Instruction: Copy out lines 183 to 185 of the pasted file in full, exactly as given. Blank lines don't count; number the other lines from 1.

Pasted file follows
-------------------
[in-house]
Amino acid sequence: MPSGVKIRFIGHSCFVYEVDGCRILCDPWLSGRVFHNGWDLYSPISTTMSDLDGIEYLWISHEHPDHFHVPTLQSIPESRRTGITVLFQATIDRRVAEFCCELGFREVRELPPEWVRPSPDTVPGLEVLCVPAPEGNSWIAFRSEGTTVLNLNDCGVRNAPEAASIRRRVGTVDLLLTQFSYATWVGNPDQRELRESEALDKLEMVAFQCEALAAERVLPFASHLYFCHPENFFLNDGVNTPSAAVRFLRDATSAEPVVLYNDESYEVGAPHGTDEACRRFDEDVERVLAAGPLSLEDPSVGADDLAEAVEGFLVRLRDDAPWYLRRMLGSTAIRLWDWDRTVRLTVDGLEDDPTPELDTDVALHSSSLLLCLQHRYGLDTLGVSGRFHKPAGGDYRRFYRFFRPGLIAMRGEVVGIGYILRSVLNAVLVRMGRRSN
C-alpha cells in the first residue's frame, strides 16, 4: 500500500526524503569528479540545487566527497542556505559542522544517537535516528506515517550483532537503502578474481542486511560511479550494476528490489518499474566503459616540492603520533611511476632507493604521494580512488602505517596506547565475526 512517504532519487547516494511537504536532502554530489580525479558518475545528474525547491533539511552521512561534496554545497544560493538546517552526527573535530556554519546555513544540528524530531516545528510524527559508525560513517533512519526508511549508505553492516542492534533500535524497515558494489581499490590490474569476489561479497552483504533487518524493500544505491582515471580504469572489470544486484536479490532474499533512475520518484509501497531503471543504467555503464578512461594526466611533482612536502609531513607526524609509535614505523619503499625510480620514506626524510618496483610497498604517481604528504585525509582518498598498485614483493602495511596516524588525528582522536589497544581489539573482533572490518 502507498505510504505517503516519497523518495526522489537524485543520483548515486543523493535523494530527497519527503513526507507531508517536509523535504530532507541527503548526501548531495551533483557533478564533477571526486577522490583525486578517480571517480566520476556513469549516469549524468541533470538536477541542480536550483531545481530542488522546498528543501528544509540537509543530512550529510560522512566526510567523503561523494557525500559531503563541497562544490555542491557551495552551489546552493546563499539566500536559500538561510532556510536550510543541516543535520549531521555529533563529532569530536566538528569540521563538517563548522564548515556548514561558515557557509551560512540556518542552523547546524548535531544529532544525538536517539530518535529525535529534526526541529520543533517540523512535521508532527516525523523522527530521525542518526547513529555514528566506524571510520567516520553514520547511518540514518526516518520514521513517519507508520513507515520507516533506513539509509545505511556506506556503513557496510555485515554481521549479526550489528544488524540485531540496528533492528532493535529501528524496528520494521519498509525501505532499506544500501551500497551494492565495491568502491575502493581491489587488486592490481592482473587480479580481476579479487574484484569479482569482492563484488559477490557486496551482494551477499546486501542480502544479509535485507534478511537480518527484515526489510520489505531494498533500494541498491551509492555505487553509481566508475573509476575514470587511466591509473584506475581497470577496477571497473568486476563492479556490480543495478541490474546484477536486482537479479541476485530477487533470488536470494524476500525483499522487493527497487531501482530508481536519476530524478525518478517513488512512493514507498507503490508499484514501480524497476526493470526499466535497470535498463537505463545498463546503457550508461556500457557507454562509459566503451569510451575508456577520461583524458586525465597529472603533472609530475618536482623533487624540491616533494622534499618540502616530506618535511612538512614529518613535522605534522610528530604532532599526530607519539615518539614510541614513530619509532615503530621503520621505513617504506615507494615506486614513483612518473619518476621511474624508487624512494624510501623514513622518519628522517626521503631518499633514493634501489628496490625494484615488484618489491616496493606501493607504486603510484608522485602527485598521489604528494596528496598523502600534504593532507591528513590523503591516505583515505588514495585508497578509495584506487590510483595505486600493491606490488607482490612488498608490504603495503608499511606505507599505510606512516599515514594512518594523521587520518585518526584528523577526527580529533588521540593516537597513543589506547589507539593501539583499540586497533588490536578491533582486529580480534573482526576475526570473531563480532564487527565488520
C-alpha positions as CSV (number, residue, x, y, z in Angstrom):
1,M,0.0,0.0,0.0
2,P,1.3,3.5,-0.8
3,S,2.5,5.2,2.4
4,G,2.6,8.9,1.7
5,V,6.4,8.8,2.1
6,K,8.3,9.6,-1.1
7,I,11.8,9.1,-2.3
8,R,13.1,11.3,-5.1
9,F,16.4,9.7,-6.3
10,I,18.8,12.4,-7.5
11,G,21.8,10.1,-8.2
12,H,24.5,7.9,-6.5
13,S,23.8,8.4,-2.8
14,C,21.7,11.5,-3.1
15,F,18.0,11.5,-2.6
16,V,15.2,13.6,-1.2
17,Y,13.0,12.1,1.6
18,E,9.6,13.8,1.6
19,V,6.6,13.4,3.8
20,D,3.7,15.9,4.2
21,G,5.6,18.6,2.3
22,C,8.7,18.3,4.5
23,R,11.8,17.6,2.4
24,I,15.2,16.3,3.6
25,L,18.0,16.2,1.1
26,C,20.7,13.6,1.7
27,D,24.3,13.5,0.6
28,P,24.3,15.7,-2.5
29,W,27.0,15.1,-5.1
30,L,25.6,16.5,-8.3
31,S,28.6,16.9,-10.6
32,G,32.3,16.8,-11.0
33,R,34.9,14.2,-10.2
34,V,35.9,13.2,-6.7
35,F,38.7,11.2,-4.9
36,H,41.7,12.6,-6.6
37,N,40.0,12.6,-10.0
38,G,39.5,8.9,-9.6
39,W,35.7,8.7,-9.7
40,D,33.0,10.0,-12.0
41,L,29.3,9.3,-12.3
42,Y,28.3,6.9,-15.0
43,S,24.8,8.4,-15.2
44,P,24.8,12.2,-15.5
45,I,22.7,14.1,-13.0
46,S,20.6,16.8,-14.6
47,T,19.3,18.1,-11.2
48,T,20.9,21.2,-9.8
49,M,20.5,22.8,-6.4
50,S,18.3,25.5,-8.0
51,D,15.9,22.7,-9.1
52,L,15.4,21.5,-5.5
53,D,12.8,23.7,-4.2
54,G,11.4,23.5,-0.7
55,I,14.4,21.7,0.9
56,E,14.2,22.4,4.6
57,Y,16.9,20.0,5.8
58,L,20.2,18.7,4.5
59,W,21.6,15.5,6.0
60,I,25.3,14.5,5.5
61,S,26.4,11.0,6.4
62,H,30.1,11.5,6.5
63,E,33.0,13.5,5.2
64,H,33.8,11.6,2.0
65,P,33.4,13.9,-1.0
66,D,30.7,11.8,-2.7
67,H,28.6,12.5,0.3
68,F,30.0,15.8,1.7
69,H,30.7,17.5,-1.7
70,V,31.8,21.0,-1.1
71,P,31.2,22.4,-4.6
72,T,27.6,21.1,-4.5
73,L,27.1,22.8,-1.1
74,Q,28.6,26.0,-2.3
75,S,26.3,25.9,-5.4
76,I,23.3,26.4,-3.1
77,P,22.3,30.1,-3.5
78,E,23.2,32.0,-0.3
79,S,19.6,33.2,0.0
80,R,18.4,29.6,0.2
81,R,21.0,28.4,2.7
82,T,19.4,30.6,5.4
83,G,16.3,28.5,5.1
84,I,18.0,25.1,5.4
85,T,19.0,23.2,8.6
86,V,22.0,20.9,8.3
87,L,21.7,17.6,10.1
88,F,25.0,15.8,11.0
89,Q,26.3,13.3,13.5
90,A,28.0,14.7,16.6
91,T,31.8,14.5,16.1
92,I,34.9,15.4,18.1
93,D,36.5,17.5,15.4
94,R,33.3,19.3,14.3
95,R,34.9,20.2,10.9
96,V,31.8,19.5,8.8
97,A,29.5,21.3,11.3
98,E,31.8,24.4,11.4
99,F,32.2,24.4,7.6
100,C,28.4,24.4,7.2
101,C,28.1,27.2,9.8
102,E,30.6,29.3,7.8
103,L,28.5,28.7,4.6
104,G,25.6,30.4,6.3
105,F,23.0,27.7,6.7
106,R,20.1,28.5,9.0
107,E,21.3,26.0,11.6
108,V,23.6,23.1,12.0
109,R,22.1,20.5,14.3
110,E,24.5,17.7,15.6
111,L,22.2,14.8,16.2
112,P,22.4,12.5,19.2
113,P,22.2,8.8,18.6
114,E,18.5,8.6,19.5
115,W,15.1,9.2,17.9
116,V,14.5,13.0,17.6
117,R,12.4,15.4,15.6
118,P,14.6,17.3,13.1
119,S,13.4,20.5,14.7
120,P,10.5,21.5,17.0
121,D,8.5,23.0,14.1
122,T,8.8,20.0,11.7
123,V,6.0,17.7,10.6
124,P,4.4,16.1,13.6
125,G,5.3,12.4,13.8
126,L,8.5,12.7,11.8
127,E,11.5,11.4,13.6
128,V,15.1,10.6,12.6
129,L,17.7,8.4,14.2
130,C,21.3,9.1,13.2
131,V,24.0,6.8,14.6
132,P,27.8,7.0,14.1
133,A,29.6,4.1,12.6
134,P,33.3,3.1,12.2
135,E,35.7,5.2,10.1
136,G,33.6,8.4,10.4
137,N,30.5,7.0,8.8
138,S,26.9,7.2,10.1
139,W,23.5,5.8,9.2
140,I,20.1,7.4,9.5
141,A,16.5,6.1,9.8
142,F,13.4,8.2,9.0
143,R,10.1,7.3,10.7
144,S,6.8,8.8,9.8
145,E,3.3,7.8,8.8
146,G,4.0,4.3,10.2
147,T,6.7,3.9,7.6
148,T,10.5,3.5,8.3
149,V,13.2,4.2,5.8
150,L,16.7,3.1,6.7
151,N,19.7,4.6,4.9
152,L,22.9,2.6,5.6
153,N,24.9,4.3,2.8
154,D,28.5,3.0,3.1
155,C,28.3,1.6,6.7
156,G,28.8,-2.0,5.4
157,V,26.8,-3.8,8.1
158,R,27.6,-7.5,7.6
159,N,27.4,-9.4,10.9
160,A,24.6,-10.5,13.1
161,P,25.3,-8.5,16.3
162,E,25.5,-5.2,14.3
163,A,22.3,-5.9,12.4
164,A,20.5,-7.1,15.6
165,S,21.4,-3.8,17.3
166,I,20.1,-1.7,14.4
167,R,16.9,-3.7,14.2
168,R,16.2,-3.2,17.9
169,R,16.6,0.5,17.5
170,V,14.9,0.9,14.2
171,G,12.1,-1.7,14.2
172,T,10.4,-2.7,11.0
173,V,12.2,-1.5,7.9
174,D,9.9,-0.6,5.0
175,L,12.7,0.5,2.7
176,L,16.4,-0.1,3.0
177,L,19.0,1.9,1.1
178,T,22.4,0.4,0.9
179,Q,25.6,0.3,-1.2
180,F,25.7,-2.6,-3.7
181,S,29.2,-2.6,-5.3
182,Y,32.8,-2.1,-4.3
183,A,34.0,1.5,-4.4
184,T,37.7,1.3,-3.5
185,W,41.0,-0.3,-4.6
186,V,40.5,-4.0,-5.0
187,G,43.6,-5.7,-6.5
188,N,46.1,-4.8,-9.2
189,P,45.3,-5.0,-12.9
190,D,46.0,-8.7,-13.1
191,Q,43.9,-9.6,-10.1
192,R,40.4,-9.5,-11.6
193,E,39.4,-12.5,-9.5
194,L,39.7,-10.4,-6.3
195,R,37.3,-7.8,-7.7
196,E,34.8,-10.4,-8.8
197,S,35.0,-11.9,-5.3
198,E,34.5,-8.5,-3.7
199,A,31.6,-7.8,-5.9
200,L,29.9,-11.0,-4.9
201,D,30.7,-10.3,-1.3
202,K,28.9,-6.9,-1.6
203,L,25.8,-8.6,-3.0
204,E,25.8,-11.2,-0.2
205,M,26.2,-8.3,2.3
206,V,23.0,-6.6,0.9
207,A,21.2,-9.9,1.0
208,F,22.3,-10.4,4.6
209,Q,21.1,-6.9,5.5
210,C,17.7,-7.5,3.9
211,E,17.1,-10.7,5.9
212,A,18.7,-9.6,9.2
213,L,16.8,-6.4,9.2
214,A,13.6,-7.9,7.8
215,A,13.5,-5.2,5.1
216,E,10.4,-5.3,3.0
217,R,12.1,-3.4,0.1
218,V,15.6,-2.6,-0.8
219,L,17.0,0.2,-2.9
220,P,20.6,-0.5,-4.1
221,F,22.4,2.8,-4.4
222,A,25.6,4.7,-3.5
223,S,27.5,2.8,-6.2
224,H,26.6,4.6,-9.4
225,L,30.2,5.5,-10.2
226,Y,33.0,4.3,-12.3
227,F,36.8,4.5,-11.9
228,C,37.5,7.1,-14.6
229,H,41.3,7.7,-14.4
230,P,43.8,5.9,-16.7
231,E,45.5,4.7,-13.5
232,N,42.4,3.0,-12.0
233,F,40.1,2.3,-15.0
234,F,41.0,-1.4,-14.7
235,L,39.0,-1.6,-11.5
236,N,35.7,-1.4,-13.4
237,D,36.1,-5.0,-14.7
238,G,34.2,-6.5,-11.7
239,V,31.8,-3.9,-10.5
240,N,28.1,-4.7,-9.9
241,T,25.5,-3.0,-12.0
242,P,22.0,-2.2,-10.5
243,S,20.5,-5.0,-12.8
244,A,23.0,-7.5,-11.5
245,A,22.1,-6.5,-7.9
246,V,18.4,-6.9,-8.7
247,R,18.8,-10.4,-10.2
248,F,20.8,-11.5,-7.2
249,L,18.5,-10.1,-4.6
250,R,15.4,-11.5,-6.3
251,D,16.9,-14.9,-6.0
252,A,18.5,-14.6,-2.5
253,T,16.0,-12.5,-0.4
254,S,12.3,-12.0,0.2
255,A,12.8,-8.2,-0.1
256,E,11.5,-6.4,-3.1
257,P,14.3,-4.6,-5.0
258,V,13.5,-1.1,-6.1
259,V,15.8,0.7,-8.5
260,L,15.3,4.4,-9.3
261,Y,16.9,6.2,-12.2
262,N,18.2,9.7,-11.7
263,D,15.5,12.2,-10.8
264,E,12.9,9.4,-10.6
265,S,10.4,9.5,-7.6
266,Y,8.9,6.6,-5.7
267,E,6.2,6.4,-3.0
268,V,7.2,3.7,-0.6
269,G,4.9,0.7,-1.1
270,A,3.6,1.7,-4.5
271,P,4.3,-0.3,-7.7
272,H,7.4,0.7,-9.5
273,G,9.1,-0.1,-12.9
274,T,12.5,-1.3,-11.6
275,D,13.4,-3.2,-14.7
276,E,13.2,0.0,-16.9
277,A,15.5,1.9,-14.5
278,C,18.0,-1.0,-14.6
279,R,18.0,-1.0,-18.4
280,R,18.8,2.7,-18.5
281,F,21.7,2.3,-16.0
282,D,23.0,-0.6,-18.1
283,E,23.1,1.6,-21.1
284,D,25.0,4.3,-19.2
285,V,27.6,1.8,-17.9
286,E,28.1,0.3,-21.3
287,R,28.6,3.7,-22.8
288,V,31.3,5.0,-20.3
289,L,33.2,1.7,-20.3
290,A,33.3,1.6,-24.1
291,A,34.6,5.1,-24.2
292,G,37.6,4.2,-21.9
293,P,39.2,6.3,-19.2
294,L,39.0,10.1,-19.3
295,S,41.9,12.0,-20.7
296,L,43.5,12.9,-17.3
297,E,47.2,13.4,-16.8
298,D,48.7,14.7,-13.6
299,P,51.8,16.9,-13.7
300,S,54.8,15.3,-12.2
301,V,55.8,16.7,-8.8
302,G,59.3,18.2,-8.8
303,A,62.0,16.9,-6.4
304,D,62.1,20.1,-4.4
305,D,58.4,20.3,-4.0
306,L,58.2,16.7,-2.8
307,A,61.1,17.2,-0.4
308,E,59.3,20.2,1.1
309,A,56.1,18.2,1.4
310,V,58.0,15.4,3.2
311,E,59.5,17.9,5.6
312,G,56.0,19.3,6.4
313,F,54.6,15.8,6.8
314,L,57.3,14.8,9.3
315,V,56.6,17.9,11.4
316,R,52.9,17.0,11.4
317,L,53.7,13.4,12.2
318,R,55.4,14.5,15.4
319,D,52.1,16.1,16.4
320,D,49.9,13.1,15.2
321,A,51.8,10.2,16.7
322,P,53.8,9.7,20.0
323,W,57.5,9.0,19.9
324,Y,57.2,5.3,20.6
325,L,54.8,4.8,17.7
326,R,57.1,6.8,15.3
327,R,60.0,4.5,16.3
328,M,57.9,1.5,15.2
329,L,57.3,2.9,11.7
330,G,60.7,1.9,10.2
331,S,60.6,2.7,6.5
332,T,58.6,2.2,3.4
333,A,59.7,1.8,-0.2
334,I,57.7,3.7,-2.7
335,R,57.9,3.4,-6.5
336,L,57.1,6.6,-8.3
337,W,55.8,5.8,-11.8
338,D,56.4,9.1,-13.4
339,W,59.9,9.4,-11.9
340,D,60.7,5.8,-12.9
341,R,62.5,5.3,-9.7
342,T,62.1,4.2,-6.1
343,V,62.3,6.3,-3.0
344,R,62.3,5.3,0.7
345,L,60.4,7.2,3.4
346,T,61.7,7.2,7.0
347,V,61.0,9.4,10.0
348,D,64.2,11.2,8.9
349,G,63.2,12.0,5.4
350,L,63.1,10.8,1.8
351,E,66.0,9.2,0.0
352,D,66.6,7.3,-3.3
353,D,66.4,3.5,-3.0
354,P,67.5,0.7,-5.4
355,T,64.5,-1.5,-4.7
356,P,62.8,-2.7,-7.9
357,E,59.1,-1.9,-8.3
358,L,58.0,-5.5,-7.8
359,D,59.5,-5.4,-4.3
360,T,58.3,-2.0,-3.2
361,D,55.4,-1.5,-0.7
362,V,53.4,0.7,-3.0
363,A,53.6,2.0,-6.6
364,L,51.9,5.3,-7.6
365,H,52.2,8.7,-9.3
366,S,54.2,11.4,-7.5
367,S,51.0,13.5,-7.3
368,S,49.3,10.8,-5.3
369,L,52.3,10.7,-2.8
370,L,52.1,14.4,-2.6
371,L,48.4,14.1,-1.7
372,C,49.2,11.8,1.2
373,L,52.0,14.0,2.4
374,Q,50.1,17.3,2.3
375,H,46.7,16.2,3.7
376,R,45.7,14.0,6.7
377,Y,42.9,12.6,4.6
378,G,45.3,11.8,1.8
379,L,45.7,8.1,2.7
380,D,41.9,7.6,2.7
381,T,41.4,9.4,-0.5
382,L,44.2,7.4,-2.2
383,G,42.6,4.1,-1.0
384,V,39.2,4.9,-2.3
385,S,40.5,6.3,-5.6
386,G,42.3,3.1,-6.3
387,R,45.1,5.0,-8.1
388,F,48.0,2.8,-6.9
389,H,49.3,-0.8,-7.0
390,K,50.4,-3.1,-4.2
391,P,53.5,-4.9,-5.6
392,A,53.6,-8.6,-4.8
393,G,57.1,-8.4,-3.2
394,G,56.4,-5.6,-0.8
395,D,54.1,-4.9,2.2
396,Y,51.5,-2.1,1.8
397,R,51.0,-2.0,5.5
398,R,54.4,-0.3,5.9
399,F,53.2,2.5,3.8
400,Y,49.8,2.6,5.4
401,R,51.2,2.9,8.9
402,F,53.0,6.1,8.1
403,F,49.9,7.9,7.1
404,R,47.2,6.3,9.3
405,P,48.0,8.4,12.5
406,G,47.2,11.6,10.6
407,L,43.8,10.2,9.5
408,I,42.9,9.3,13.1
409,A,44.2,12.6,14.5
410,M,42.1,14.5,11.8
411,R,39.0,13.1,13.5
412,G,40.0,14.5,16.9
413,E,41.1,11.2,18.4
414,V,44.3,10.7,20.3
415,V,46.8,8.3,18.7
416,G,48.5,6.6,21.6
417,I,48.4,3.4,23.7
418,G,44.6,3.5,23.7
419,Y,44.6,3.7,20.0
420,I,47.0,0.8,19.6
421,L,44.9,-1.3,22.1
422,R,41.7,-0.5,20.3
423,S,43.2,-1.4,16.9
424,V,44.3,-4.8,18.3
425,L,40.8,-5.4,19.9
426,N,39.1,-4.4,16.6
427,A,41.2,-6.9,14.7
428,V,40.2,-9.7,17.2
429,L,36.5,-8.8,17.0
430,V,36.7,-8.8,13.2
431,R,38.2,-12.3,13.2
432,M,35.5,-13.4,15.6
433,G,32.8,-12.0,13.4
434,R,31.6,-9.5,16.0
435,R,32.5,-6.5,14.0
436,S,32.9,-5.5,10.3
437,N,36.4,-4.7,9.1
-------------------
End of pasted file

179,Q,25.6,0.3,-1.2
180,F,25.7,-2.6,-3.7
181,S,29.2,-2.6,-5.3